Transplant recipients: HLA gene or antigen and antibody testing is typically performed when it is first determined that a person needs to have an organ or bone marrow transplant. HLA gene and antigen results will not change over time, but HLA antibody testing may be done periodically and after events, such as a pregnancy or a blood transfusion, to see if the potential recipient has developed additional HLA antibodies. Sometimes HLA antibodies develop in those who receive frequent blood or platelet transfusions. Identification and periodic monitoring of the antibodies may be necessary.
HLA antibody assessment is also used post-transplant to determine if the recipient has developed new or increased levels of antibodies to the donor's transplanted organ. The presence of antibodies to donor antigens, along with other assessments such as a tissue biopsy sample of the transplanted organ, may indicate that the recipient is experiencing rejection of the transplanted organ. This information is important for the health practitioner to assess and treat the rejection.
Transplant donors: HLA gene or antigen typing is performed for family members when they have volunteered to see if they are a match for a relative who needs a kidney, liver, bone marrow, or other type of transplant. Living unrelated persons may also be tested as potential donors for organ transplant, and this is frequently the case for kidney transplants. HLA typing is also performed on unrelated individuals who wish to become a bone marrow donor through the donation registry.
When an organ is from a deceased donor, HLA testing is performed to match it as quickly as possible to a potential recipient or recipients. The amount of time available to ensure the greatest viability of the organs or tissues ranges from a few hours to no more than a day or two.
Crossmatch testing is done after a potential donor has been identified through HLA typing. This test is typically performed just prior to an organ transplant to ensure that there is no mismatch. In the case of living donor transplantation, the crossmatch compatibility is usually performed more than once, when the donor is initially identified and again just before the actual transplant procedure.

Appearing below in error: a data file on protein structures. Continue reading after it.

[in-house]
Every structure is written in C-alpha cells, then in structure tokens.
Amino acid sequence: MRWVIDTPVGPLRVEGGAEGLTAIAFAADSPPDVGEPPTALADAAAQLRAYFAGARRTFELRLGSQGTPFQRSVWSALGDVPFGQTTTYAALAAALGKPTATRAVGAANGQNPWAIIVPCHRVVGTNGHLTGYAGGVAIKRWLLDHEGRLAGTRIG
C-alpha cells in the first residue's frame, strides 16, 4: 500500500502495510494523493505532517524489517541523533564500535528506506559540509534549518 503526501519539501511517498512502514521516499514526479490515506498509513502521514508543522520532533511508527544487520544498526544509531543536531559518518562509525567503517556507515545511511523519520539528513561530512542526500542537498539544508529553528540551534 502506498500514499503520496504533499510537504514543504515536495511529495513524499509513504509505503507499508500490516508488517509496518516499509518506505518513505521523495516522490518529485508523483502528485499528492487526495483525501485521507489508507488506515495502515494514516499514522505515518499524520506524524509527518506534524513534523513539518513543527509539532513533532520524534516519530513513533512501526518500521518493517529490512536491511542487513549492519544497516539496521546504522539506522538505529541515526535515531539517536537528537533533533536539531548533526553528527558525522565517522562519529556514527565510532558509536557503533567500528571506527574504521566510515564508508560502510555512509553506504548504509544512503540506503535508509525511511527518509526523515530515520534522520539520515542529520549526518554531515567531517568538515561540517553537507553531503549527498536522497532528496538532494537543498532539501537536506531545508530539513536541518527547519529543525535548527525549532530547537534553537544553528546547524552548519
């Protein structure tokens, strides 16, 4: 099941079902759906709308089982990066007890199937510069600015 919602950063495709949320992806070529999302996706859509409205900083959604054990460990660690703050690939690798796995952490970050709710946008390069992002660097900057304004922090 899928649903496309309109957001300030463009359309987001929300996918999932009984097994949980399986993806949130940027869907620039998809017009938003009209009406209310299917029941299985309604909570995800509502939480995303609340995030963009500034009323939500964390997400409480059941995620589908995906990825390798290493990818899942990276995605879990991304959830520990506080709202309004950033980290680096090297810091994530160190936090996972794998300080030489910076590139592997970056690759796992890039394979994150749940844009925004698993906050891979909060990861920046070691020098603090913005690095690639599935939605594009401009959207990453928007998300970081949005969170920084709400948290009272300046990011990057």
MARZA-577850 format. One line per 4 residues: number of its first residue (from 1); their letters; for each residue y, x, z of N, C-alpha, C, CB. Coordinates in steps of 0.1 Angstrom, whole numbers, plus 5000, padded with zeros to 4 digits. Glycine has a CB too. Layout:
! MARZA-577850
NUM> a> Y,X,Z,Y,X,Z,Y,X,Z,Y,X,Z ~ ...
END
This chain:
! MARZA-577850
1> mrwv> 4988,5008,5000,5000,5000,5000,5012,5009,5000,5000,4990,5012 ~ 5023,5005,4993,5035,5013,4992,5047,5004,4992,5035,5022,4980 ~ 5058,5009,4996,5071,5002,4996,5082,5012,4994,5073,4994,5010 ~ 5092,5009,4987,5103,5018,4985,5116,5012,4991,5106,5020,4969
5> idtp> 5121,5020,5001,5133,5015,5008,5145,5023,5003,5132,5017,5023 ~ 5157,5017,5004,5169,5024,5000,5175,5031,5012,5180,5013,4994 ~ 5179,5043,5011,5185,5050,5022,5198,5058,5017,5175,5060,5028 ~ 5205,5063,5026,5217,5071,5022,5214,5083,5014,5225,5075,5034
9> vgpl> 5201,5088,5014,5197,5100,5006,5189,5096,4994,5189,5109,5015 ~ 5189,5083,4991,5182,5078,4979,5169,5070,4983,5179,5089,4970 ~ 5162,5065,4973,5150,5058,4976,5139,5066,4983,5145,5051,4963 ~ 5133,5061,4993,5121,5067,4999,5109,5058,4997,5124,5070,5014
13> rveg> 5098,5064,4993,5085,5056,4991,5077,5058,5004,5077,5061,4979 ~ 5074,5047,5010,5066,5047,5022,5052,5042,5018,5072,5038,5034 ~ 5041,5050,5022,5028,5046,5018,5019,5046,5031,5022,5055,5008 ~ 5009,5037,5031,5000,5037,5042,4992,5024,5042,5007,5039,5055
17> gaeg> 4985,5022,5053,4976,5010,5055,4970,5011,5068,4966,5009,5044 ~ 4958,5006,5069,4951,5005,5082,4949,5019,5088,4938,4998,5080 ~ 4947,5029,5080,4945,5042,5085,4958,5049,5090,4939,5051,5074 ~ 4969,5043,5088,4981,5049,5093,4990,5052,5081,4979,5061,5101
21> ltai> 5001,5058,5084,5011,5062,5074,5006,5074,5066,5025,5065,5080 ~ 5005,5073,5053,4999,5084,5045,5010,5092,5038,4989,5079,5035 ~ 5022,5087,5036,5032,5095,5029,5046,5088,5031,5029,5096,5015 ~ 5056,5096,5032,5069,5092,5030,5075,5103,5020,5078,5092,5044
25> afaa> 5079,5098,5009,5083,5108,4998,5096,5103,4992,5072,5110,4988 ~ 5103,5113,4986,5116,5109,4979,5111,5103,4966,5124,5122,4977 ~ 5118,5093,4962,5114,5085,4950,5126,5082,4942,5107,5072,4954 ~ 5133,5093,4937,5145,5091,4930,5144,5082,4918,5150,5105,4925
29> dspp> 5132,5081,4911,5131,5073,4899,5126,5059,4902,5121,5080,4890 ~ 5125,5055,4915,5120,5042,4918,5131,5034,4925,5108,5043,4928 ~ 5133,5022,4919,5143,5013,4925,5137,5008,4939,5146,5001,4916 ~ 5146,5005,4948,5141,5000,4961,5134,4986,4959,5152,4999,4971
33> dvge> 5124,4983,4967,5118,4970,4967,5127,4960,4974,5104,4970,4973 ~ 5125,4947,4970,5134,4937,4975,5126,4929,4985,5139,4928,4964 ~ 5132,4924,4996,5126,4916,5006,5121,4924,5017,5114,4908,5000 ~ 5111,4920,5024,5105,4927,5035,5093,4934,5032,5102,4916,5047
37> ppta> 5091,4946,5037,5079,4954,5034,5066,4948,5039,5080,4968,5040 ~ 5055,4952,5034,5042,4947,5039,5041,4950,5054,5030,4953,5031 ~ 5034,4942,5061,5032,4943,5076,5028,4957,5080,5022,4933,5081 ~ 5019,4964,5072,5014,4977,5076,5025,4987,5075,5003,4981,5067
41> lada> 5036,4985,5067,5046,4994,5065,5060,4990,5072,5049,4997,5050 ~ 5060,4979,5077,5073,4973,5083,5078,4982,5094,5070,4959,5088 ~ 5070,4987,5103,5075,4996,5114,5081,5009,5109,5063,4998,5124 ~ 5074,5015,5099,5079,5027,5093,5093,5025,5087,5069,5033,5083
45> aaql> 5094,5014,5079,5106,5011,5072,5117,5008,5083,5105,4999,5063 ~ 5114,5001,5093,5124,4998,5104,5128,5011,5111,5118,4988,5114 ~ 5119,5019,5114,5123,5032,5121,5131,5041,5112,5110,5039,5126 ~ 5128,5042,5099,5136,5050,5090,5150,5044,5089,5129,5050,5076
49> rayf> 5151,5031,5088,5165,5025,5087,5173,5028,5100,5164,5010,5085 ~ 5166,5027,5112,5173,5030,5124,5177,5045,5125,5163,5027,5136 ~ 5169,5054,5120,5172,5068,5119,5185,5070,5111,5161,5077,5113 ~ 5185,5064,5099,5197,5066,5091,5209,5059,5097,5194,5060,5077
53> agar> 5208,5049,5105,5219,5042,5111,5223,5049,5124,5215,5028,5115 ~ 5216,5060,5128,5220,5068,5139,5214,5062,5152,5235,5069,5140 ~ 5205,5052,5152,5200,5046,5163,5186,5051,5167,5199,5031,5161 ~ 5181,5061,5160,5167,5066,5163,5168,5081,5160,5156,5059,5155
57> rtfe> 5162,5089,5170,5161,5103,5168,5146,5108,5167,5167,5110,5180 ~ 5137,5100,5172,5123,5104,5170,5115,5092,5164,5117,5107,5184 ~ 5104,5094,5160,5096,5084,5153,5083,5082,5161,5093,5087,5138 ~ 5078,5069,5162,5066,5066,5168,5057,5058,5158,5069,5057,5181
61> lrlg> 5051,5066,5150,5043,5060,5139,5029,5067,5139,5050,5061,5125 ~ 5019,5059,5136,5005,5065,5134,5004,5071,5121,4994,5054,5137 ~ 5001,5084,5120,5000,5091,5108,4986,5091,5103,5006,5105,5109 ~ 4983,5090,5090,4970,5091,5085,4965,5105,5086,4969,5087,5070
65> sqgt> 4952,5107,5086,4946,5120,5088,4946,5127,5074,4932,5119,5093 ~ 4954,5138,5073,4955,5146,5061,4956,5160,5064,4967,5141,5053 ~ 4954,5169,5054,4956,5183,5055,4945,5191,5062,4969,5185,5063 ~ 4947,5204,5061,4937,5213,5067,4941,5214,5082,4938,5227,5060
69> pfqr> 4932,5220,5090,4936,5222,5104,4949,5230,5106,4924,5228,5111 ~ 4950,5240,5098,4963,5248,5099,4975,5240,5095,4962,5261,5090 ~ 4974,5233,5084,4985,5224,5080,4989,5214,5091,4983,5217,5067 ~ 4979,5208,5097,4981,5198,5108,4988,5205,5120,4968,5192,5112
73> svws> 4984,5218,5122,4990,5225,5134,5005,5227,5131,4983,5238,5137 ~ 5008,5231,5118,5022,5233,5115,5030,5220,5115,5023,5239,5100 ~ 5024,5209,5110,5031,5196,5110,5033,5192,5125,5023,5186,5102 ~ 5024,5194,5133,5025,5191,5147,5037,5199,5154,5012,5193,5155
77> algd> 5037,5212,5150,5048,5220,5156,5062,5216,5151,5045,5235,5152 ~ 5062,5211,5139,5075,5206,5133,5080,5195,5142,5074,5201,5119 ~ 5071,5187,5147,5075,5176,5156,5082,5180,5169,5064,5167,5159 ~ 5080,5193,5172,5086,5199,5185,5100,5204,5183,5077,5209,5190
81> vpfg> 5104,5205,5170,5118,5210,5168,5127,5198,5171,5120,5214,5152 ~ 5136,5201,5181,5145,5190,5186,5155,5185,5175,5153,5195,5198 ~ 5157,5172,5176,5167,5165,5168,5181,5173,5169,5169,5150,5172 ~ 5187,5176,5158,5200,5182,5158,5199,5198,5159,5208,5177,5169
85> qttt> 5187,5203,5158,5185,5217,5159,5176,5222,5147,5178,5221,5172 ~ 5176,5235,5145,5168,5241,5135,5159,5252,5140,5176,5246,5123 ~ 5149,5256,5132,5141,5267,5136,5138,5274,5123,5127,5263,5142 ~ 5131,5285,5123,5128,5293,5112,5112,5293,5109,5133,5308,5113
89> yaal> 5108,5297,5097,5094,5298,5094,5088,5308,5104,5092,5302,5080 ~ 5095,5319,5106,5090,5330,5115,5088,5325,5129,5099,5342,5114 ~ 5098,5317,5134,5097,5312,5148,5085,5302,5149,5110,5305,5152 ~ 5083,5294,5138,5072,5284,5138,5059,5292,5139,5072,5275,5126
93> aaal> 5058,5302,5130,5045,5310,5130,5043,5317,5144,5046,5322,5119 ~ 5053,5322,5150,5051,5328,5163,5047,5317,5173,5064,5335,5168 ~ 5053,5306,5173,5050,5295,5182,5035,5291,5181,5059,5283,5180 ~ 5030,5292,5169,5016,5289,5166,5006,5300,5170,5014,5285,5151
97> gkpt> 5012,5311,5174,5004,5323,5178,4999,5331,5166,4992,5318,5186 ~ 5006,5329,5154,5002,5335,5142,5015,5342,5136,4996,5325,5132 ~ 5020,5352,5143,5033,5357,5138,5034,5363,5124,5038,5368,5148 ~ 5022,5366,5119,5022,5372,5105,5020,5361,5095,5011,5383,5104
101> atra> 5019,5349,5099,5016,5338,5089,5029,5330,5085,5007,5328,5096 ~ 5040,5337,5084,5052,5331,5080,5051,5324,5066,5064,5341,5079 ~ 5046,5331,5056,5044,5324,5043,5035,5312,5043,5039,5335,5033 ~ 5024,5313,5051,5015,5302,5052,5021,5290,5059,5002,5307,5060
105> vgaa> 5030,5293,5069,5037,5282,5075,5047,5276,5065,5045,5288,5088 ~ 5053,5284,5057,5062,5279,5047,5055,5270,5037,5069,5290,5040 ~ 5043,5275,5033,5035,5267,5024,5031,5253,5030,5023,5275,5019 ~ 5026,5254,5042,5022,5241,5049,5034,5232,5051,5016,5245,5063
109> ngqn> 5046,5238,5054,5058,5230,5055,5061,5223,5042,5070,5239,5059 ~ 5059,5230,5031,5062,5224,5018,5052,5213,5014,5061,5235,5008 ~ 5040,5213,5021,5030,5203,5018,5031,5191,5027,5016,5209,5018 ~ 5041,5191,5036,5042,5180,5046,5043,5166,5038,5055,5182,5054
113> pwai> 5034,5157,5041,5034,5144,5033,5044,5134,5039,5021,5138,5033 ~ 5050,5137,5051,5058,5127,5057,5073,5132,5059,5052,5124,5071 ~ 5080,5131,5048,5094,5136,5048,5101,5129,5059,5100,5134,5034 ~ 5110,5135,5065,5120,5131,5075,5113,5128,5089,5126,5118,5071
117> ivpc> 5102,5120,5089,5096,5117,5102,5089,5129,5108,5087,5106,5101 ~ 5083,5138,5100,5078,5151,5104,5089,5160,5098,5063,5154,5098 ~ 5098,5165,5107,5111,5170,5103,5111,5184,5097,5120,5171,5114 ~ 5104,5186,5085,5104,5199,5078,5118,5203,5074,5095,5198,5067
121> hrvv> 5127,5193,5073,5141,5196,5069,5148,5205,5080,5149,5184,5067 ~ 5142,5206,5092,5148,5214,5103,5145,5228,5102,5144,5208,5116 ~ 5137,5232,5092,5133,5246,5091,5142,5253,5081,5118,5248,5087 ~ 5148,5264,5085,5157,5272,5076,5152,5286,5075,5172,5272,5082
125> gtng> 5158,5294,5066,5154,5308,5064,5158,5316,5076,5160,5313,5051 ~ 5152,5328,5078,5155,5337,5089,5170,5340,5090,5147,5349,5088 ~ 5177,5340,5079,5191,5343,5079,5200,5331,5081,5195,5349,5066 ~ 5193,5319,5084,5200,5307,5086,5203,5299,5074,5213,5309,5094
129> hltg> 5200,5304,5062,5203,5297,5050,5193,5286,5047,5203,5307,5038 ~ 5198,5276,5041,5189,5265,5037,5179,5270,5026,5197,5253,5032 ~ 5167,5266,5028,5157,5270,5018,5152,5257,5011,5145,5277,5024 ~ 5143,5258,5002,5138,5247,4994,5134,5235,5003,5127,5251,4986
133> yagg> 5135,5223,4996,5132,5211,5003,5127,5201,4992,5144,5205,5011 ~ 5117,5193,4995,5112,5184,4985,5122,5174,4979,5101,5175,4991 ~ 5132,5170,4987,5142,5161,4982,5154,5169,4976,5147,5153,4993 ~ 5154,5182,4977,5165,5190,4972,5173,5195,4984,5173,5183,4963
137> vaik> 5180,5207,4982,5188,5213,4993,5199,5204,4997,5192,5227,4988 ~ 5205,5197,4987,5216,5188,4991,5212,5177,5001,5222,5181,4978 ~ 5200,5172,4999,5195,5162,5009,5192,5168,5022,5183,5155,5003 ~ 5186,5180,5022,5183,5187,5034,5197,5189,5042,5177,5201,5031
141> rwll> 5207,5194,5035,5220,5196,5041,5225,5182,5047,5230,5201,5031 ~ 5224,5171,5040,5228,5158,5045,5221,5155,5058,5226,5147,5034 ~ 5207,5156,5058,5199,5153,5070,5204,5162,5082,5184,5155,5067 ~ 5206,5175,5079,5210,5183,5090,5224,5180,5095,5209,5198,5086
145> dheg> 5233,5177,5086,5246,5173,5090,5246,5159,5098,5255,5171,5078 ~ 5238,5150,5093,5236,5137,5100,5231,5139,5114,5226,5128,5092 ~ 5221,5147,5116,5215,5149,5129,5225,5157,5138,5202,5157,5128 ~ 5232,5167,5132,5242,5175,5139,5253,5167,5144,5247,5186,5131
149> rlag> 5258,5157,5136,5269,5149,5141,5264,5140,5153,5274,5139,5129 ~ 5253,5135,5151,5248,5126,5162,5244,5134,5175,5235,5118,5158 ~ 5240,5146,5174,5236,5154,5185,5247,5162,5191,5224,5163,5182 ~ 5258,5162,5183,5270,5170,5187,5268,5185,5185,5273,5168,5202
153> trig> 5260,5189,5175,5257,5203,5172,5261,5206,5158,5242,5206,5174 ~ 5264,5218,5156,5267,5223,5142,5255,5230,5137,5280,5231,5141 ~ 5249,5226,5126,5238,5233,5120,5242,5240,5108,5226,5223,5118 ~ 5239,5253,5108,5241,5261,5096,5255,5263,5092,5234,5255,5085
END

Specific HLA genes or antigens are identified during HLA typing for organ and tissue transplant compatibility. The genes and/or antigens of transplant recipients are compared to those of potential donors. Results indicate how many antigens match and how many mismatches are present. The greater the number of matches the more likely the transplant will succeed. "0 mismatches" indicates a high probability that the organ or tissue will not be rejected by the recipient.
The absence of recpient HLA antibodies to the donor HLA antigens is very important. Matching a donor with a recipient who has developed antibodies must be carefully considered because the more HLA antibodies a person has developed, the higher the probability for rejection.
A positive (reactive) crossmatch result is usually interpreted as a high risk transplant. These people are at risk for rejection of the transplant, which may or may not be treatable with various immunosuppressant drugs.
HLA testing is performed in laboratories that specialize in histocompatibility and immunogenetics and that are often accredited by the American Society of Histocompatibility & Immunogenetics (ASHI) or the College of American Pathology (CAP). Histocompatibility involves testing donors and recipients to see if they are HLA matches. Immunogenetics is the study of the relationships between the immune system, genetics, and disease development.
This article was last reviewed on February 21, 2014. | This article was last modified on February 24, 2014.
The review date indicates when the article was last reviewed from beginning to end to ensure that it reflects the most current science. A review may not require any modifications to the article, so the two dates may not always agree.